• E6000: Adheres to wood but may not be the best choice for structural applications.
  • Super Glue: Effective for small repairs but not ideal for larger, load-bearing wood joints.

Fabrics and Textiles:

  • E6000: Good for fabrics as it remains flexible and is washable.
  • Super Glue: Not typically recommended for fabrics as it can harden and lose effectiveness.

Rubber and Leather:

  • E6000: Works well due to its flexibility and strength.
  • Super Glue: Can bond these materials but may not provide long-lasting flexibility.

Jewelry and Craft Materials:

  • E6000: Popular in crafts and jewelry for its versatility and strength.
  • Super Glue: Useful for quick fixes but may not be as durable for long-term wear and tear.

Discussing specific materials will help highlight the differences in applications and effectiveness of E6000 glue versus Super Glue. Remember, the choice of adhesive depends not only on the material but also on the project’s specific requirements, such as strength, flexibility, weather resistance, and curing time.

Is E6000 Stronger than Super Glue?

E6000 demonstrates superior strength and broader material compatibility compared to Super Glue, making it an excellent choice for demanding adhesive applications. Here’s a breakdown of the comparison:

  • Shear Strength: E6000 boasts a shear strength of 7000 psi (48.2 MPa), surpassing Super Glue’s 4000 psi (27.5 MPa), indicating E6000’s superior ability to withstand opposing forces.
  • Materials Compatibility: E6000’s versatility allows it to bond various materials like metal, plastic, leather, wood, rubber, and vinyl, making it suitable for a wide range of industrial and DIY projects. Super Glue, while strong, is more limited in the types of materials it can effectively bond.

Is E6000 the Same as Super Glue?

E6000 glue and super glue are distinctly different adhesives. E6000, a polyurethane adhesive, cures in the presence of air moisture and is known for its strong, flexible, and waterproof bonding properties. It takes longer to fully set, typically 24 to 72 hours.

On the other hand, super glue, a cyanoacrylate adhesive, is characterized by its rapid curing time, often within seconds to a minute, but it creates more rigid and brittle bonds.

While E6000 is suitable for projects needing a durable, flexible bond, super glue is ideal for quick repairs on non-porous materials. Their unique chemical compositions and bonding properties make them suitable for different types of applications despite both being strong adhesives.

My Takeaways

In comparing E6000 and Super Glue, it’s essential to consider their distinct characteristics and applications for optimal adhesive selection. Based on the facts, here are my key takeaways to help you make an informed decision for your projects:

  • For heavy-duty projects involving fabric, wood, plastic, or glass, E6000 is the go-to adhesive due to its durability, flexibility, and resistance to water, heat, and cold.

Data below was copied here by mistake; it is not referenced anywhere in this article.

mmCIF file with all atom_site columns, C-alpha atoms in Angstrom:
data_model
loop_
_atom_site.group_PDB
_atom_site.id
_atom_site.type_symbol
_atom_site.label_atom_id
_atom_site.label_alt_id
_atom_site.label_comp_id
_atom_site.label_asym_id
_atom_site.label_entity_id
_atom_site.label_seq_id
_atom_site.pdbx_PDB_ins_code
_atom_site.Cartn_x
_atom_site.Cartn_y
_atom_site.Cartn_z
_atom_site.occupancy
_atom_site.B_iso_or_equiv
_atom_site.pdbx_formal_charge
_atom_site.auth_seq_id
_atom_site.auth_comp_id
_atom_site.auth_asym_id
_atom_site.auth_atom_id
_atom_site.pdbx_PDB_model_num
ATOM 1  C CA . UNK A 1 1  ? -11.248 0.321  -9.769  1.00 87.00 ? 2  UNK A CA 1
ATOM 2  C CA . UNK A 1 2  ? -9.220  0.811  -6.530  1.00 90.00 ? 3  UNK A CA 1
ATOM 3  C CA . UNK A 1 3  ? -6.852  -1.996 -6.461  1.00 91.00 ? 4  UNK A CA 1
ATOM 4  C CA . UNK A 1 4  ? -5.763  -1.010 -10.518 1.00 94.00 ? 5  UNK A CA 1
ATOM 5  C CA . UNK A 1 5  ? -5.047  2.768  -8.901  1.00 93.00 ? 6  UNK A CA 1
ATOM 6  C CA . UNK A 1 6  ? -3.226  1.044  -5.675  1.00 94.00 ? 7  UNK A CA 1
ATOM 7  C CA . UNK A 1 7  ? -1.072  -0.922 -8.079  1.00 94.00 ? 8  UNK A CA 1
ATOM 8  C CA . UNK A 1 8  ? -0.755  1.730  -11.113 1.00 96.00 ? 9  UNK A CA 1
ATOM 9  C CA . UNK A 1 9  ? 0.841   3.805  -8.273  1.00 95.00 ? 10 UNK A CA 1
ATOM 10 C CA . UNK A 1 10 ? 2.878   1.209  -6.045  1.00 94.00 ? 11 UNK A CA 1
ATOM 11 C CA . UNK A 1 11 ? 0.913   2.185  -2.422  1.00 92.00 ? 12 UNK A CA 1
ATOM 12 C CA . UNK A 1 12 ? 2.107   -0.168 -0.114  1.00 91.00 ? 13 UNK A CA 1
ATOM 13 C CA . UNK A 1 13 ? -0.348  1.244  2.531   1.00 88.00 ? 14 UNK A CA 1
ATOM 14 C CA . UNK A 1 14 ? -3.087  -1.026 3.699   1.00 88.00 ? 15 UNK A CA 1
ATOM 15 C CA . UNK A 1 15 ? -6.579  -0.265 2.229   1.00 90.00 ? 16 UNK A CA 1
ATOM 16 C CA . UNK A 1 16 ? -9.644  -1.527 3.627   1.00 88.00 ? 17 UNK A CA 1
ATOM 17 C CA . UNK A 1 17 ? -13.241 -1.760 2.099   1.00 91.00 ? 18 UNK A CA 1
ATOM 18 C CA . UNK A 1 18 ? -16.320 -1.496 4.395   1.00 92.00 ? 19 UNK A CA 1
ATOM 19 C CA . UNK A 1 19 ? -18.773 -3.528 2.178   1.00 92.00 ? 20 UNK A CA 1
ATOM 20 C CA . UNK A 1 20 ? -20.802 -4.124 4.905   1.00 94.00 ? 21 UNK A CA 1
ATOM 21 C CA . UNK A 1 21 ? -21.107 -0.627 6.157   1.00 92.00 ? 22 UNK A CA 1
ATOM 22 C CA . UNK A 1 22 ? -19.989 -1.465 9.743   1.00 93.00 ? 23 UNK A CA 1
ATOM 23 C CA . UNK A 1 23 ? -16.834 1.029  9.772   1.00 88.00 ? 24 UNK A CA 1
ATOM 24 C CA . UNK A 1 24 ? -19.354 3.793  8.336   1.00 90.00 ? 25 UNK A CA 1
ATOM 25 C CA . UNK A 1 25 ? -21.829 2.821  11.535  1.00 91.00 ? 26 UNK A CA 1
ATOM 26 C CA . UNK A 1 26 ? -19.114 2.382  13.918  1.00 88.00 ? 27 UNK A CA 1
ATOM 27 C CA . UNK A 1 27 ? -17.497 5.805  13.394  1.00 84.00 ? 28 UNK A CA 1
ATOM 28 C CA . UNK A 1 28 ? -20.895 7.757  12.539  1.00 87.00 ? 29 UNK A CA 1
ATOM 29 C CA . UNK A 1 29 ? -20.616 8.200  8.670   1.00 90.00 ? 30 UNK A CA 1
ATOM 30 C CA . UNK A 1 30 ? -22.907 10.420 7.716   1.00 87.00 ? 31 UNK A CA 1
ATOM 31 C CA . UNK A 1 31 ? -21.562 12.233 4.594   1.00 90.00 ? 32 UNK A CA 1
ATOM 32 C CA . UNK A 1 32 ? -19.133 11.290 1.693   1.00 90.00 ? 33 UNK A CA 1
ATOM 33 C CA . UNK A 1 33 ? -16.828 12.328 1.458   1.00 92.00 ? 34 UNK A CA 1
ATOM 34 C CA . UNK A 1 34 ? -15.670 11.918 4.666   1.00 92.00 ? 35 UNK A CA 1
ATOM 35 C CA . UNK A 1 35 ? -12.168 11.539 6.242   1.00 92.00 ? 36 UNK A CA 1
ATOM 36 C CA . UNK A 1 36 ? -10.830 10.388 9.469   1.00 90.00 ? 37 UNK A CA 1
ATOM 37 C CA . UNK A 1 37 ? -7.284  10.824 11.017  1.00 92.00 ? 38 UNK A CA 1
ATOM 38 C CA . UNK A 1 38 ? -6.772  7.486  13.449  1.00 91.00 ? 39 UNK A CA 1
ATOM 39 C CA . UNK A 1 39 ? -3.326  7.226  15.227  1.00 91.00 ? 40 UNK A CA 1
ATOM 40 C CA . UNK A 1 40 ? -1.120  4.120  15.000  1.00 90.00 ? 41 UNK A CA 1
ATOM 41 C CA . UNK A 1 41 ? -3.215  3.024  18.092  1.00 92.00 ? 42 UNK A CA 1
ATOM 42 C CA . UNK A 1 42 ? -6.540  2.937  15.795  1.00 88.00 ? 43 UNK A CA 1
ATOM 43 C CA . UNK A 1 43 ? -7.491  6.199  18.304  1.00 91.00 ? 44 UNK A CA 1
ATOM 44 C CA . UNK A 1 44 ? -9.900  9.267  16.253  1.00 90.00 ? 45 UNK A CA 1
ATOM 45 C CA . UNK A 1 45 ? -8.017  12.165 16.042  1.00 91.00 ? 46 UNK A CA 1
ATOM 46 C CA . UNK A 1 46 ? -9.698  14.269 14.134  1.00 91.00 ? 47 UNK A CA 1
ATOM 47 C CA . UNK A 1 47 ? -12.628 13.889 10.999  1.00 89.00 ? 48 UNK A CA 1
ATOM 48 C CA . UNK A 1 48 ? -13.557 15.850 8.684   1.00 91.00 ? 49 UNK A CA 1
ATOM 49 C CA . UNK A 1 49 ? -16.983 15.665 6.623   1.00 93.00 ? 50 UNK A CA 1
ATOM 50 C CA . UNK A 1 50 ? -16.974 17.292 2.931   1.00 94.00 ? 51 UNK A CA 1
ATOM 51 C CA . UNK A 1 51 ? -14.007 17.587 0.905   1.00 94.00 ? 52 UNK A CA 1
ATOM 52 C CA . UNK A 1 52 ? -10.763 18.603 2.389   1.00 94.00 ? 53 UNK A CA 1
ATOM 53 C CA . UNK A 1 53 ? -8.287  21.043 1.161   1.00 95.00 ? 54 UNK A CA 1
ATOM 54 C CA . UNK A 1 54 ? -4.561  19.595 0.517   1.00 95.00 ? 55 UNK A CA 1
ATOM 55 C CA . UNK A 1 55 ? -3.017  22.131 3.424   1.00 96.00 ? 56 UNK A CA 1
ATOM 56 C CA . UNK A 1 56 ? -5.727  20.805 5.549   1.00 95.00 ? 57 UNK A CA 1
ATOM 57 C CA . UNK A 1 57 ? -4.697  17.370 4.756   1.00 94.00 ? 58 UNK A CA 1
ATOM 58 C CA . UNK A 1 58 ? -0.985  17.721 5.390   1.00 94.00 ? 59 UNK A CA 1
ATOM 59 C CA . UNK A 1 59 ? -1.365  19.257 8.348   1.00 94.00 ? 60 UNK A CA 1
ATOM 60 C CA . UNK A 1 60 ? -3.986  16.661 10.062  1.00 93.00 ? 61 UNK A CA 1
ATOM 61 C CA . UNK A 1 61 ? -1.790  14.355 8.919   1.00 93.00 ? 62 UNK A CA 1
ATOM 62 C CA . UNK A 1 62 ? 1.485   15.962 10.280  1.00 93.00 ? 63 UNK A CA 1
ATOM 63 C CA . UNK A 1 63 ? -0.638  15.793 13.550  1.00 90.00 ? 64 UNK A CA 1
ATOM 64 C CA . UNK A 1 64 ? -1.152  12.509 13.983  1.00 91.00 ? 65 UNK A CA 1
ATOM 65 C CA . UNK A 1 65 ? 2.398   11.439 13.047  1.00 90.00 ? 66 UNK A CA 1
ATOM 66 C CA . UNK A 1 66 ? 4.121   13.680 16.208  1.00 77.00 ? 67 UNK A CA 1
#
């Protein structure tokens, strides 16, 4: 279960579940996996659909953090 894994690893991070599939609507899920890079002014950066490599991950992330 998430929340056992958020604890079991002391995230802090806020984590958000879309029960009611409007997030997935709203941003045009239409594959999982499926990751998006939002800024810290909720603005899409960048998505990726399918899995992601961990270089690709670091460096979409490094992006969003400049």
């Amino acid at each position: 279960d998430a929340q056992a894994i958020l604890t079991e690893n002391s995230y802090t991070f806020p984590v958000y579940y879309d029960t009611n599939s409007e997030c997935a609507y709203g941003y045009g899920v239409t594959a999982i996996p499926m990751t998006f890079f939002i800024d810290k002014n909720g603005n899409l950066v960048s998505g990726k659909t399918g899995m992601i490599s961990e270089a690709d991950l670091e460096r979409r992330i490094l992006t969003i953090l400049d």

• When aesthetics and quick fixes are a priority, Super Glue is the preferred choice, providing a fast setting time, strong bond, and transparent finish for surfaces like plastic, ceramic, and metal.
  • Consider the specific requirements of your project, such as bonding rubber to aluminum or creating visually unobtrusive finishes, to determine whether E6000 or Super Glue is the best fit for your needs.

Frequently Asked Questions

Mixing E6000 glue with super glue is generally not advised due to their different chemical compositions and curing mechanisms. E6000, a polyurethane-based adhesive, cures over 24 to 72 hours through air moisture exposure, whereas super glue, a cyanoacrylate adhesive, sets rapidly within seconds in the presence of moisture.

Combining them could lead to unpredictable curing times, potentially harmful chemical reactions, and compromised bond strength. Each adhesive is specifically formulated to perform optimally, and mixing them might negatively affect their application effectiveness and long-term durability.

When gluing magnets, it’s important to consider the material you are affixing the magnet to. Strong adhesives like two-part epoxies, Loctite, Liquid Nails, Super Glue, and Gorilla Glue are suitable for most surfaces such as metal and wood. However, for plastic surfaces, it’s best to choose an adhesive specifically designed for plastic, such as 3M, E6000, or Loctite.

In the case of gluing magnets, the choice between E6000 glue and Super Glue depends on the material of the surface. If you are affixing the magnet to a plastic surface, E6000 glue would be the better choice due to its effectiveness with plastics. On the other hand, for surfaces like metal and wood, Super Glue would be a suitable option. Always consider the material and select the appropriate adhesive to ensure a strong and lasting bond.

About the author

Jennifer is a stay-at-home Mom who loves everything DIY and crafting. She contributes to Just Use Glue in order to share her practical knowledge of how to glue all the things.